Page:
A tale of two countries

The first has a thriving economy, is liberal and tolerant, democratic and mostly inclusive. The second remains a democracy, but is peevish, intolerant.

By
January 21, 2011 16:24
4 minute read.
Foreign Minister Avigdor Lieberman.

Avigdor Lieberman 521. (photo credit: Ariel Jerozlimski)

 
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Even as the peace process fades from view, like a ship sailing off into the horizon (or perhaps just plain sinking), the country seems to have found its own two-state solution.

The first state has a thriving economy – one that shrugged off the global recession through good policies, a strong base of human capital and competitive industries. It engages in cutting- edge research and development, and is liberal and tolerant, democratic and mostly inclusive. It’s welcomed into the Organization for Economic Cooperation and Development, plays an outsized role in European science projects and draws billions of dollars in foreign investment every year. This country’s capital is Tel Aviv, its leader is Stanley Fischer and its Eurovision entry would be Dana International performing “The Possible Dream.”

The second state is surrounded by hostile neighbors and threatened by war. It can’t find a way to make peace with the Palestinians. It is peevish and intolerant. Finding itself isolated from the world community, it is gradually sinking into hyper-nationalist paranoia and self-righteousness. It remains a democracy, but it seems intent on striking out at the democratic values that have enabled it to survive against the odds and even thrive.

The second state’s capital is Jerusalem, its leader is Avigdor Lieberman and it isn’t sending anyone to Eurovision because the Europeans should keep their noses out of its music.

Together, these two states have an economy that is on its way toward a ninth straight year of uninterrupted growth. They have attracted some $40 billion in direct foreign investment over the past five years. They are about to enjoy a huge windfall from natural gas. But these two states also face deadly threats – some immediate, like Lebanon and Gaza, and others more distant, like Iran – that will almost certainly strike at their cities. The deadlocked peace talks and increasingly frequent incidents like the Mavi Marmara have soured the world on them.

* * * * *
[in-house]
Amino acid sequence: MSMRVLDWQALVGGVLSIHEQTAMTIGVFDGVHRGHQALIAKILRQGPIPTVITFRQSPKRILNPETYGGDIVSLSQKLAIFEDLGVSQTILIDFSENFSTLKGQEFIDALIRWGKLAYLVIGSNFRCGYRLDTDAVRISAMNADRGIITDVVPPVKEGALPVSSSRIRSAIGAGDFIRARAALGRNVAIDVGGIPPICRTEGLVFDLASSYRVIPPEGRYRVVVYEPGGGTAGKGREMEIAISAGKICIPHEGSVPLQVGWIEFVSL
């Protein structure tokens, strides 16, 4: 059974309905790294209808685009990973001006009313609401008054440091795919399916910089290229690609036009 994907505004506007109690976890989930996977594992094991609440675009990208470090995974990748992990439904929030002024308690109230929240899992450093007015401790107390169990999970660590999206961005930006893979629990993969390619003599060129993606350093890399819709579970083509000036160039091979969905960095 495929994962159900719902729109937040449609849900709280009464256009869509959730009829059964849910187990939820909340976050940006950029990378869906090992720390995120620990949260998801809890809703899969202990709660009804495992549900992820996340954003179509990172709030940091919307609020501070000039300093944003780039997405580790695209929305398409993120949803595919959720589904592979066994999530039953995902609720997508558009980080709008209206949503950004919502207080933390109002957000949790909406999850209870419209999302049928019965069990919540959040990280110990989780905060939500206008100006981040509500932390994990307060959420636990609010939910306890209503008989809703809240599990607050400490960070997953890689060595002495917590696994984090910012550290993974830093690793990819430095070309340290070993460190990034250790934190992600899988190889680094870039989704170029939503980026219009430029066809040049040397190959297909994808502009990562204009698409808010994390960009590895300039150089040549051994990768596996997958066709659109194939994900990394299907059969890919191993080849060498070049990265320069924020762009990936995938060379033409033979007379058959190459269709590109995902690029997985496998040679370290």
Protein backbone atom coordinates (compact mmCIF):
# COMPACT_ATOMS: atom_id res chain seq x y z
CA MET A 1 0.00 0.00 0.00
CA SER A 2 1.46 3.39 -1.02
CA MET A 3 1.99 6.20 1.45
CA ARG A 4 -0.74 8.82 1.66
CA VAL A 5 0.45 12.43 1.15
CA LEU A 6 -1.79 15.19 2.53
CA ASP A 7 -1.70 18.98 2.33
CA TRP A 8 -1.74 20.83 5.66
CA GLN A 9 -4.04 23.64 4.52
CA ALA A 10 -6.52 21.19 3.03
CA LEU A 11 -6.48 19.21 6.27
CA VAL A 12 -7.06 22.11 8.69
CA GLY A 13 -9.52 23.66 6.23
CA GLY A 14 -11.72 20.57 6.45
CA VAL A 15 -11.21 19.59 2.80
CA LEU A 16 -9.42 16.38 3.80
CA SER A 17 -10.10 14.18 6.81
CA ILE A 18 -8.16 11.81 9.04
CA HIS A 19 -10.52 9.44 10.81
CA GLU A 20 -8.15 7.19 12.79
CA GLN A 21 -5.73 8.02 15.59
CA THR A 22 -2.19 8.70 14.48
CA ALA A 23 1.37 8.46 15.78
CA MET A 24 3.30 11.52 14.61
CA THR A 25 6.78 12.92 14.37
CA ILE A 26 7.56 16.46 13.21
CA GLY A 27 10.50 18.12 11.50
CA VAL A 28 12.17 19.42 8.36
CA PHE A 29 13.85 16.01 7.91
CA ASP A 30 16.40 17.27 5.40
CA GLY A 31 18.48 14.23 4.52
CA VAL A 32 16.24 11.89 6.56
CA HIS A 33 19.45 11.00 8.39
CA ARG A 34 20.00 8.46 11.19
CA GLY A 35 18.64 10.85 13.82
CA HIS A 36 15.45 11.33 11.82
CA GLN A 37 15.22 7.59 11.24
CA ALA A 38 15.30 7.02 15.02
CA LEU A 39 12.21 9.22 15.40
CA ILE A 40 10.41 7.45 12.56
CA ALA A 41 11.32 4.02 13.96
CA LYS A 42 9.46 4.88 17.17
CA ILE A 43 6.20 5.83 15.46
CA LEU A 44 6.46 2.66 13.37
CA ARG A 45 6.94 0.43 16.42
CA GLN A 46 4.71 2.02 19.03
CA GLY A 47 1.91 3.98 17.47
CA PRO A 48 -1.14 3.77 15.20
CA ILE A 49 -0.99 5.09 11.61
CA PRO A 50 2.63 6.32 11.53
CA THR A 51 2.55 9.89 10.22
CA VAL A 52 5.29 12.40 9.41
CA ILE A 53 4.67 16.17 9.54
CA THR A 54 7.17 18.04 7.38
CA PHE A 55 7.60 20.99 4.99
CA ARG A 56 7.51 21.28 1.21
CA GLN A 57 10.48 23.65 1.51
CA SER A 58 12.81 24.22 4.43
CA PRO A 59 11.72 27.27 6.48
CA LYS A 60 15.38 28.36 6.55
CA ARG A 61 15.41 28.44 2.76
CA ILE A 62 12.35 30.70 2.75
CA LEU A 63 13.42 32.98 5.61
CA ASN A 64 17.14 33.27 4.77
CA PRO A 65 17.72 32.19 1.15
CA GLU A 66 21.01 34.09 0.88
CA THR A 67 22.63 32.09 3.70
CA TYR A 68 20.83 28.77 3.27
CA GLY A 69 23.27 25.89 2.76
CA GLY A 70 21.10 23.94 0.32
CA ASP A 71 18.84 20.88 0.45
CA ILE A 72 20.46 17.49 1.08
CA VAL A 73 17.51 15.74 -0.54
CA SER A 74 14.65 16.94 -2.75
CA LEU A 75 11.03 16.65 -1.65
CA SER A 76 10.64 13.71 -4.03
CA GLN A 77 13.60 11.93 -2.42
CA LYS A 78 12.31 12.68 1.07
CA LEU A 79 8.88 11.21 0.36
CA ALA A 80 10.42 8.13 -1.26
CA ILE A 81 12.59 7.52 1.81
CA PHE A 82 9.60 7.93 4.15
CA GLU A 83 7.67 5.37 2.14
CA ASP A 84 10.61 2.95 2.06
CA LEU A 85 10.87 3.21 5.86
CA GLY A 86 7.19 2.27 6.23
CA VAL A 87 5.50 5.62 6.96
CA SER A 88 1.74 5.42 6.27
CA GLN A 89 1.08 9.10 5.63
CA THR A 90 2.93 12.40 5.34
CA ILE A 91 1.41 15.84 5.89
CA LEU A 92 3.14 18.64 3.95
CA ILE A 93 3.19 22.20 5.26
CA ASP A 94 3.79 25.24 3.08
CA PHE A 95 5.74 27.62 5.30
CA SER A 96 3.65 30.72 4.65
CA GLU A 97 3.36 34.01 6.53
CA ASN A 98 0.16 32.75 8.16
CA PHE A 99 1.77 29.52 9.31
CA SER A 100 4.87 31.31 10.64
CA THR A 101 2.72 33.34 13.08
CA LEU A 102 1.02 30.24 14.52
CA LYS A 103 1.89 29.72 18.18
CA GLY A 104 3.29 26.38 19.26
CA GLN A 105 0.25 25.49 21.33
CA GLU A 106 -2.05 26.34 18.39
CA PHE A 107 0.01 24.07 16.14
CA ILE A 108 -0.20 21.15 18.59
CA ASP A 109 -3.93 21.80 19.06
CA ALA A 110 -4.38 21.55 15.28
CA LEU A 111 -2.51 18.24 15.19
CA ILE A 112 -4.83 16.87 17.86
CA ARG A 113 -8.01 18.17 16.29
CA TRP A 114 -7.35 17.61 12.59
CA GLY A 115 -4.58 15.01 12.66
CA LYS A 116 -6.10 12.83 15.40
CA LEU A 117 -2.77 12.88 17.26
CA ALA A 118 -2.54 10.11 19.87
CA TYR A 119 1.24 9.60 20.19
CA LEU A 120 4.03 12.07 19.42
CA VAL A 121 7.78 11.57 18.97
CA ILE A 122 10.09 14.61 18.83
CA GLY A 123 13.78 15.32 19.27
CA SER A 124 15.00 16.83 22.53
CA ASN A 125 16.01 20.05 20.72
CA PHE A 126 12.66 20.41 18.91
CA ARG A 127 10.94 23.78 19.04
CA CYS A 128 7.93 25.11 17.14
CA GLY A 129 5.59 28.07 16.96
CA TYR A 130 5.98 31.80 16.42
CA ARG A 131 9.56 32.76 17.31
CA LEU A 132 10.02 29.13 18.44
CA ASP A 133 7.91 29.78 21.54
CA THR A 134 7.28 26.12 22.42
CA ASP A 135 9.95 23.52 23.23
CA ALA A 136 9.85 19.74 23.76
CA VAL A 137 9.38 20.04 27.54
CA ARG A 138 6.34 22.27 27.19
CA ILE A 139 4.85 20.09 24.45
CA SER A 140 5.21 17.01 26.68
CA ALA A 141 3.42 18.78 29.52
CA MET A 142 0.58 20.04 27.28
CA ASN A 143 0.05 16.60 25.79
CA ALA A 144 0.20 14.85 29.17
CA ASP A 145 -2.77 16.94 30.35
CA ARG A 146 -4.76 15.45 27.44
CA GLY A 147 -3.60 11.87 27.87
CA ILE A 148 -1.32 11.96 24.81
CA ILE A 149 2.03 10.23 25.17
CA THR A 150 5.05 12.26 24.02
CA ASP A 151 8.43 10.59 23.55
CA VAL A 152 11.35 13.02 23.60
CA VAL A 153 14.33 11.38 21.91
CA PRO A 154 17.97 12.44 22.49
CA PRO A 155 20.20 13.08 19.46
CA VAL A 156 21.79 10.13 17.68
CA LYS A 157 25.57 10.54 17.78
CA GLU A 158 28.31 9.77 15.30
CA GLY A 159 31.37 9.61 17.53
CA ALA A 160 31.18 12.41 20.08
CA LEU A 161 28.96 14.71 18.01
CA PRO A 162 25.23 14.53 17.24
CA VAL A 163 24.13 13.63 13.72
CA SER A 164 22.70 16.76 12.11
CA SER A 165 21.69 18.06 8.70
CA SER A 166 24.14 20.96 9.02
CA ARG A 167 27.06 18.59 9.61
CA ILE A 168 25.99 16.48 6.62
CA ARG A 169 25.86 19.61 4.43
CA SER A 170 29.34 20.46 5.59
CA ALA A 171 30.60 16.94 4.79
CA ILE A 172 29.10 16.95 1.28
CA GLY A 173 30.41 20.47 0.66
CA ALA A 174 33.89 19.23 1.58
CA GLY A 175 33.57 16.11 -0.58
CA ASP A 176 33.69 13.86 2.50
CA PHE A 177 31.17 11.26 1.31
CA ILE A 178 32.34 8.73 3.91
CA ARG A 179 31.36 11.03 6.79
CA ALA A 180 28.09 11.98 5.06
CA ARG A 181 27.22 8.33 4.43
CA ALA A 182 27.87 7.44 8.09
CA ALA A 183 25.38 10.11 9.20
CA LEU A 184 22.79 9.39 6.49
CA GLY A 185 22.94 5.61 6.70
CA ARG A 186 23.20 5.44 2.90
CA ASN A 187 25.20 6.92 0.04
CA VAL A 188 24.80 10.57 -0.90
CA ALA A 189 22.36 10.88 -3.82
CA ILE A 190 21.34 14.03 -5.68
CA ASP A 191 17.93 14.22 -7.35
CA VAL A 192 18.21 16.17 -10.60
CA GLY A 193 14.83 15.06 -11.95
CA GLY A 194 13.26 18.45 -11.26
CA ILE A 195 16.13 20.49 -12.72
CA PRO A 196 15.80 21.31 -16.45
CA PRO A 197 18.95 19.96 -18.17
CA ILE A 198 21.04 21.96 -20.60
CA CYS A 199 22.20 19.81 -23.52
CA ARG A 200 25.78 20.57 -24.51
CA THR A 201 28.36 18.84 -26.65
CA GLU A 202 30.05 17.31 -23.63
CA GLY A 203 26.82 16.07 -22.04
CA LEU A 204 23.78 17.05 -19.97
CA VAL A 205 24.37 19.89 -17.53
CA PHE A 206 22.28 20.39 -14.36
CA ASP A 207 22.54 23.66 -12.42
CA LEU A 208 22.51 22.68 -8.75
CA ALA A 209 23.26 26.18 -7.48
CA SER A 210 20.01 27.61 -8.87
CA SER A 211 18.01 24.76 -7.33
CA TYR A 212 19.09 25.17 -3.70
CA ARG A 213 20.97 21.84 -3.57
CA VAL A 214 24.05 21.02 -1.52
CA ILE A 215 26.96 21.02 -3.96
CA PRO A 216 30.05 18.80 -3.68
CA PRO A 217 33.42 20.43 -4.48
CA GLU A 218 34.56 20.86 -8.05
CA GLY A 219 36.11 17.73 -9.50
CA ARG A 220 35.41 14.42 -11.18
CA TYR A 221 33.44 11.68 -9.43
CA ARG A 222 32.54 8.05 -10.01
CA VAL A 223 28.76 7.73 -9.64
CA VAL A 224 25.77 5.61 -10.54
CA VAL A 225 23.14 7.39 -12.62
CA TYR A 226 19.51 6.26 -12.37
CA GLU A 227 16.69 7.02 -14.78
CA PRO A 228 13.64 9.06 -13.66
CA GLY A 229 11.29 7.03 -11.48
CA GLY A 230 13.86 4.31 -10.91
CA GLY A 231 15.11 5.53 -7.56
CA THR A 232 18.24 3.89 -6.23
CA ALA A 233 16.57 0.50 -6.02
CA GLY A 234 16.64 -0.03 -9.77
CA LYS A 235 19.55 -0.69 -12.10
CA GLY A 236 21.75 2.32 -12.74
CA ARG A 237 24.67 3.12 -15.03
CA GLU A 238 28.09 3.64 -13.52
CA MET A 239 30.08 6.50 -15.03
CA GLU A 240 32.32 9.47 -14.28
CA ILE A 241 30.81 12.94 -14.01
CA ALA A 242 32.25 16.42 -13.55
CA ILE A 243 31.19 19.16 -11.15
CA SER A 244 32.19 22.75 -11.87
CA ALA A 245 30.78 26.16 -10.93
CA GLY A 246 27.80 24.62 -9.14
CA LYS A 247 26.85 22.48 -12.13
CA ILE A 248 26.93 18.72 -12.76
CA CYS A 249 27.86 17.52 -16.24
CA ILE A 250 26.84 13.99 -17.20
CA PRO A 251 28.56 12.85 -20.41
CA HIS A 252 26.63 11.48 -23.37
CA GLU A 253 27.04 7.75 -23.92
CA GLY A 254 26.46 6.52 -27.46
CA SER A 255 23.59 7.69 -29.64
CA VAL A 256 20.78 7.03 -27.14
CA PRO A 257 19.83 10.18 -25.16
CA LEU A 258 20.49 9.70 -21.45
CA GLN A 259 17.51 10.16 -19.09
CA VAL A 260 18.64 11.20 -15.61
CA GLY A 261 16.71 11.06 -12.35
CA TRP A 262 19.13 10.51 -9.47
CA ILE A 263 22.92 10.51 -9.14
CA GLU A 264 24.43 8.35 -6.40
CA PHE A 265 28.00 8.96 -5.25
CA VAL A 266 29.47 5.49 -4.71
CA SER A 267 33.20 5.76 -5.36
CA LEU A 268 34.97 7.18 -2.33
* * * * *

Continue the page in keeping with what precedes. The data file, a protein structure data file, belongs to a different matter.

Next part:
THE PEACE and security and the global engagement that are the lifeblood of the first state are being jeopardized by the politics of the second. Yet, as much as the first state seems intent on ignoring the second, the two are inseparable. Jerusalem can’t erect a separation barrier between itself and Tel Aviv. Tel Aviv can’t disengage from Jerusalem. Indeed, many of their citizens in effect hold dual citizenship.

Here is a day in the life of the typical two-state man. He works for a hi-tech start-up that sells nearly all of its products abroad. His business outsources work around the world and has partnerships with industry leaders in America and Asia. In the evening, as he drives to a concert of a visiting pop star, he dreams of the day when his company is bought out by a foreign multinational. But when the Truman Institute calls him the next night for his views on current politics, he offers a cacophony of contradictory opinions, like the polls taken in October and December, which showed two-thirds of Israelis favor a two state-solution and 80 percent support negotiations, yet close to half oppose dismantling settlements.



The two-state man regards the land grabs and skirting of the law in the West Bank and east Jerusalem, and the racism of certain rabbis, as the problems of the second state that have no bearing on the life or business of the first. The missile threat facing his city neither moves him to reconsider buying a more expensive home nor to question the government’s wisdom on security matters.

Indeed, Binyamin Netanyahu could be that man himself. Last month he declared his goal of making Israel one of the world’s 15 wealthiest nations and has spoken often about building its knowledge economy into a disciplined, efficient and integral part of the global economy. Somewhat less believably, he even talks about two states and peace with the Palestinians.

Yet the same man presides over a cabinet dominated by forces that represent everything that stands against these goals. Lieberman & Co. stand for the same political and legal ethos that has kept Russia a Third World country. Eli Yishai and friends are enemies of secular education, of rational thinking and, increasingly, of productive labor. Both are guided by paranoia and xenophobia. Their fights are only about which kind best serves Israel.

How does Netanyahu expect a country of loyalty oaths and landlords who will rent only to Jews to succeed in integrating Arabs, an increasingly important segment of the population, into its hi-tech economy? How does he believe that politicized investigations, like the witch-hunt against left-wing NGOs, will sustain an atmosphere of free and critical thinking that knowledge economies requires? How does ignoring and insulting America and its other friends ensure that Israel remains in the global economy? The writer is executive business editor at The Media Line. His book Israel: The Knowledge Economy and Its Costs will be published by Palgrave Macmillan in 2012.

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